An animal’s breeding value is its genetic merit, half of which will be passed on to its progeny. While we will never know the exact breeding value, for performance traits it is possible to make good estimates. These are called Estimated Breeding Values (EBVs). The EBV is therefore the best estimate of an animal’s genetic merit for that trait. EBVs are expressed as the difference between an individual animal’s genetics and the genetic base to which the animal is compared.
An accuracy value is presented with every EBV and gives an indication of the amount of information that has been used in the calculation of that EBV. The higher the accuracy, the lower the likelihood of change in the animal’s EBV as more information is analysed for that animal or its relatives.
Accuracy Range Interpretation
o Less than 50% = Low accuracy and should be considered a preliminary estimate. The EBV could change substantially as more performance information becomes available.
o 50 – 74% = Medium accuracy, usually based on the animal’s own records and pedigree.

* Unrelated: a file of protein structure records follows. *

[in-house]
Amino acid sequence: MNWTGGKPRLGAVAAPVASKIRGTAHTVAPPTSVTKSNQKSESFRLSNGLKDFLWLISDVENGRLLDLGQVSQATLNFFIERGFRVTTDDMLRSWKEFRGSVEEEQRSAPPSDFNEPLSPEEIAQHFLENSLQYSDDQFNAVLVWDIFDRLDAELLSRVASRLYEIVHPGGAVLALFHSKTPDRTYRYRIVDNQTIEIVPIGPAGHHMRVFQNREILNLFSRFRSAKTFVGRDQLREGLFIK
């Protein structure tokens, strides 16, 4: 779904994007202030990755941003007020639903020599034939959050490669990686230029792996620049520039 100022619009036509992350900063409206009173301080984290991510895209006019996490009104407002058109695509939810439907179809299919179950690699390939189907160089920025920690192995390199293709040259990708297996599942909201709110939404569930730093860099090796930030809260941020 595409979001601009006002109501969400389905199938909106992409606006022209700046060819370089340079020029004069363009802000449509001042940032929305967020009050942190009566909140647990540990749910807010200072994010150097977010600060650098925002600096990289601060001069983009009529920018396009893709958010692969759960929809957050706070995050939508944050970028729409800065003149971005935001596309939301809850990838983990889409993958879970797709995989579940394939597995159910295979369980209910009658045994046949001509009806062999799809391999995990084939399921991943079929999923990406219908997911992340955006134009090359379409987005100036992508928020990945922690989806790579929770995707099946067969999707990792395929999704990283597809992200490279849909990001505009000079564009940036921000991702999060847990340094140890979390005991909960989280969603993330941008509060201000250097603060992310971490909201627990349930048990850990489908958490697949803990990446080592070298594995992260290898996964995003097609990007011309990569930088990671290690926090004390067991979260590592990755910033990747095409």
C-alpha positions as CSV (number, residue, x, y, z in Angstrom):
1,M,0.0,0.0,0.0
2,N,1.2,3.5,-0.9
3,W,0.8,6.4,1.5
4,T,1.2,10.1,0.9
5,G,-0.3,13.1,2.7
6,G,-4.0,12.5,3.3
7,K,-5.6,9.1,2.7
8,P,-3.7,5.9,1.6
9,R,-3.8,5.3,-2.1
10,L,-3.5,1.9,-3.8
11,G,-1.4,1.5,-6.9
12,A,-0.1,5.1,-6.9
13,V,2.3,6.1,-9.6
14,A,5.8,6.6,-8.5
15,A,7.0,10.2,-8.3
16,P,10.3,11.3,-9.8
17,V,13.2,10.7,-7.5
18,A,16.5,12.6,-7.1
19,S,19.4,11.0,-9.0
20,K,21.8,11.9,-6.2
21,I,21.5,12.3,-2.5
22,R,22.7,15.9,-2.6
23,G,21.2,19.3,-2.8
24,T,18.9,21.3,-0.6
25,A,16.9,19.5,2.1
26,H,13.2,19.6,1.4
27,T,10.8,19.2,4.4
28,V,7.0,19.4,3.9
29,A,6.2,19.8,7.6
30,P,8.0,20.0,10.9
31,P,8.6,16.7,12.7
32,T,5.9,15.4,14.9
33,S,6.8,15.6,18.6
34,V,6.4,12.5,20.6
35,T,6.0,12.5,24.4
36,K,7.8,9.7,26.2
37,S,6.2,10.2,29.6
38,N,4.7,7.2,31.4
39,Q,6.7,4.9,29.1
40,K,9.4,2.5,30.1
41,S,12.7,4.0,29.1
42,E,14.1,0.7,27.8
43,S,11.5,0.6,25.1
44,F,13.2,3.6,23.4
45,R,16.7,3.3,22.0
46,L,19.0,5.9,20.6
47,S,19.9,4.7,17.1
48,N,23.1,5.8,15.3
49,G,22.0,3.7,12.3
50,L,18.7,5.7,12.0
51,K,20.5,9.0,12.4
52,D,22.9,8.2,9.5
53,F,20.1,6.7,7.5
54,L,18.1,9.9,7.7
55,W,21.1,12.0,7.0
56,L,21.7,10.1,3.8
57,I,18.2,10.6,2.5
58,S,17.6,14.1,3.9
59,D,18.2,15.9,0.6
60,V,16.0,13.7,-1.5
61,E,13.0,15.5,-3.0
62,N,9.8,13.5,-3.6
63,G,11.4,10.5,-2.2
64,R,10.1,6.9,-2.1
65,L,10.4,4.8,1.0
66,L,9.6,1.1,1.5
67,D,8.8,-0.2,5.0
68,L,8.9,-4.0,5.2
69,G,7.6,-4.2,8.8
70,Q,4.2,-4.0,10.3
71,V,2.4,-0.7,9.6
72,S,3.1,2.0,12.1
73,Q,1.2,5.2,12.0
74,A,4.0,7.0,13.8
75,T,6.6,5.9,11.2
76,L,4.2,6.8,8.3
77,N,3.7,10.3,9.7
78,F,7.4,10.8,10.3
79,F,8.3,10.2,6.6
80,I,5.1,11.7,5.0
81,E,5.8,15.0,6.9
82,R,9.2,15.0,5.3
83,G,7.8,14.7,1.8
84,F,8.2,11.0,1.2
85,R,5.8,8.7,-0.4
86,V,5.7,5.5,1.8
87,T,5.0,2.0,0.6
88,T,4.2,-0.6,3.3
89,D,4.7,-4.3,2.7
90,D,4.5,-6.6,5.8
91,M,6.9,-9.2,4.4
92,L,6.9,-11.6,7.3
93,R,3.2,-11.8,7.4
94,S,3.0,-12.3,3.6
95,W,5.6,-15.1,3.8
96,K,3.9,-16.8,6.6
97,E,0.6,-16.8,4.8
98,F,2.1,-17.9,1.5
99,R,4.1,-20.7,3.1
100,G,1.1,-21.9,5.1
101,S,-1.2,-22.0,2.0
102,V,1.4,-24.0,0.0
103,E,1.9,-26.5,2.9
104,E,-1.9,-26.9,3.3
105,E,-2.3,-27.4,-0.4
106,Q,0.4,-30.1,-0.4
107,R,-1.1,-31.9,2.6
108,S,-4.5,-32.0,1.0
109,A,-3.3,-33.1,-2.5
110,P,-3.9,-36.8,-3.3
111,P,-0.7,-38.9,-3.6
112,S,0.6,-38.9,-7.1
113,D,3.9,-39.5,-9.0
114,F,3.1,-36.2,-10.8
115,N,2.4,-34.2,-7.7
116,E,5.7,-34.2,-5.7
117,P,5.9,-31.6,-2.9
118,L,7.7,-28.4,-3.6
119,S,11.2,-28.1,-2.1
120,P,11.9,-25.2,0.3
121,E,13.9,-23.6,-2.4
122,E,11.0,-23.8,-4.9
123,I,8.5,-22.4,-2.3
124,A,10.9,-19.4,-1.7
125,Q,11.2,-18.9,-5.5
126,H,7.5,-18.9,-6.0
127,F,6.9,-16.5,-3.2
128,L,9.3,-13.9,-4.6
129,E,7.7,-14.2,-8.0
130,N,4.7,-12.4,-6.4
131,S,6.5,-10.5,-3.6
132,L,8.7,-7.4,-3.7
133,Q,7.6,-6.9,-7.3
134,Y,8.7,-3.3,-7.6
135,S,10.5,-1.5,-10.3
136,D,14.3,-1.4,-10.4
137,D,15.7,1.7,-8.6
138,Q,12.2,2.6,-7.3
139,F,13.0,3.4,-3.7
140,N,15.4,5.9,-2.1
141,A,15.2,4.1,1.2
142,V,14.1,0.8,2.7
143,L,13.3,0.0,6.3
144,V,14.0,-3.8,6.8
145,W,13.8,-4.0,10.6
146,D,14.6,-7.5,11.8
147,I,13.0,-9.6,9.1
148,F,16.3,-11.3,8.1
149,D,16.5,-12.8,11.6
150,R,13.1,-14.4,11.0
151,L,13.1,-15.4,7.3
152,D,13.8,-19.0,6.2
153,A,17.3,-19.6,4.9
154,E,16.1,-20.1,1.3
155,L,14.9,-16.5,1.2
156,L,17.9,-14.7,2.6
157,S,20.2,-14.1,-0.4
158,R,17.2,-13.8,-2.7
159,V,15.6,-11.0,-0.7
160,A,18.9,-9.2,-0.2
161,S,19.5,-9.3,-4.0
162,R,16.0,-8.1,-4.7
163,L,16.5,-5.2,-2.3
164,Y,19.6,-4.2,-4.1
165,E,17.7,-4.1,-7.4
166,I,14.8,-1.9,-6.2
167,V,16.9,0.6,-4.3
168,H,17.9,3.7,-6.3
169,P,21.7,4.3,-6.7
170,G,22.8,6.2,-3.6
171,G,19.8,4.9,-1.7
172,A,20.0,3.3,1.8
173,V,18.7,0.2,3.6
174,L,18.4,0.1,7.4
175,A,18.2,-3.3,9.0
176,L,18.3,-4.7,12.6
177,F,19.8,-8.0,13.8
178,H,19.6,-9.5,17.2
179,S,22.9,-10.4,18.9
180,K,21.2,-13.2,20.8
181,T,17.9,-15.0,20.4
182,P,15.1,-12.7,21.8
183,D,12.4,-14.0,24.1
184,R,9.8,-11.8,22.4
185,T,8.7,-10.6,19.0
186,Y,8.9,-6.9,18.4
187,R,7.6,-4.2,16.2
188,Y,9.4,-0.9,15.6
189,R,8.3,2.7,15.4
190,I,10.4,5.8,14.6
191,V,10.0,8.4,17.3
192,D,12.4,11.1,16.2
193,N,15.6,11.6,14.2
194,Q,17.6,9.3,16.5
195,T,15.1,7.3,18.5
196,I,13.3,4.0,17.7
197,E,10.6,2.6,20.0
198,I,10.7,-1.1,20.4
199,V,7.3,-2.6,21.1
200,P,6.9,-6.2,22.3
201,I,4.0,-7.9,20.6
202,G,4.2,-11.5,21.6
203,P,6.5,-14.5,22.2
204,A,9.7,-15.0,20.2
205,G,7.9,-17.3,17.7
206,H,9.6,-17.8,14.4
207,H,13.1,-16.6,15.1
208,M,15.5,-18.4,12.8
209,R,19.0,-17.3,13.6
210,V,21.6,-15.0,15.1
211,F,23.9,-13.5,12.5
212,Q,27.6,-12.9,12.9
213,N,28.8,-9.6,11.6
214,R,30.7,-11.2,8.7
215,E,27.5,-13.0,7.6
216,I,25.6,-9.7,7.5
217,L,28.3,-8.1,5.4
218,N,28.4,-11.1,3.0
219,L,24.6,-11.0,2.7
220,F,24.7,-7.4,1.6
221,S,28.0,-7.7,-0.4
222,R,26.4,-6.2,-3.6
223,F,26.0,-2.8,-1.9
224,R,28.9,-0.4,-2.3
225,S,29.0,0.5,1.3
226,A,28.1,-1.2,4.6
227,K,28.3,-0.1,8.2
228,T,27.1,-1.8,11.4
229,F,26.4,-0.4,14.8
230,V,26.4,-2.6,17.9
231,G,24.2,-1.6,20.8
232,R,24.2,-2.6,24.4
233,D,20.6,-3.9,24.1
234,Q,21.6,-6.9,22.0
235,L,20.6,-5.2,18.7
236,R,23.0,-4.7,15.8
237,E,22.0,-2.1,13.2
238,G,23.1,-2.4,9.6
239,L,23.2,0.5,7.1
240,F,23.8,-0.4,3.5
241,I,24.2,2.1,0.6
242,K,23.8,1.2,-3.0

o 75 – 90% = Medium-high accuracy and usually includes some progeny information. Becoming a more reliable indicator of the animal’s value as a parent.
o 90% and above = High accuracy. It is unlikely that the EBV will change much with the addition of more progeny data.
Note – There is currently more than 5,000 Fullblood abattoir carcase records used in the Wagyu BREEDLAN carcase analysis with additional records added on a regular basis. The analysis also use Rib and Rump Fat and Eye Muscle Area ultrasound scanning records which are collected on live animals between 300 to 800 days of age. The genetic correlation between ultrasound Intramuscular Fat (IMF) percentage and carcase marble score were found to be very low and not useful. Therefore; IMF is not included in the analysis to determine Marble Score EBVs.
Ultrasound scanning must be done by an accredited technician, click here for a list of accredited technicians.
There is currently no direct abattoir carcase data used in the carcase EBV analysis. However, the AWA Collaborative Genetics Research Project is addressing the inclusion of real carcass data into Wagyu BREEDPLAN.
For benchmarking, the average Wagyu BREEDPLAN EBVs for the 2012 drop calves are tabled below.
For further information on BREEDPLAN click here.
The Wagyu GROUP BREEDPLAN Estimated Breeding Values contained in AWA Sale Catalogues were compiled by the Agricultural Business Research Institute (ABRI) from data supplied by the breeders. Neither the Australian Wagyu Association nor the ABRI oversee or audit the collection of this data.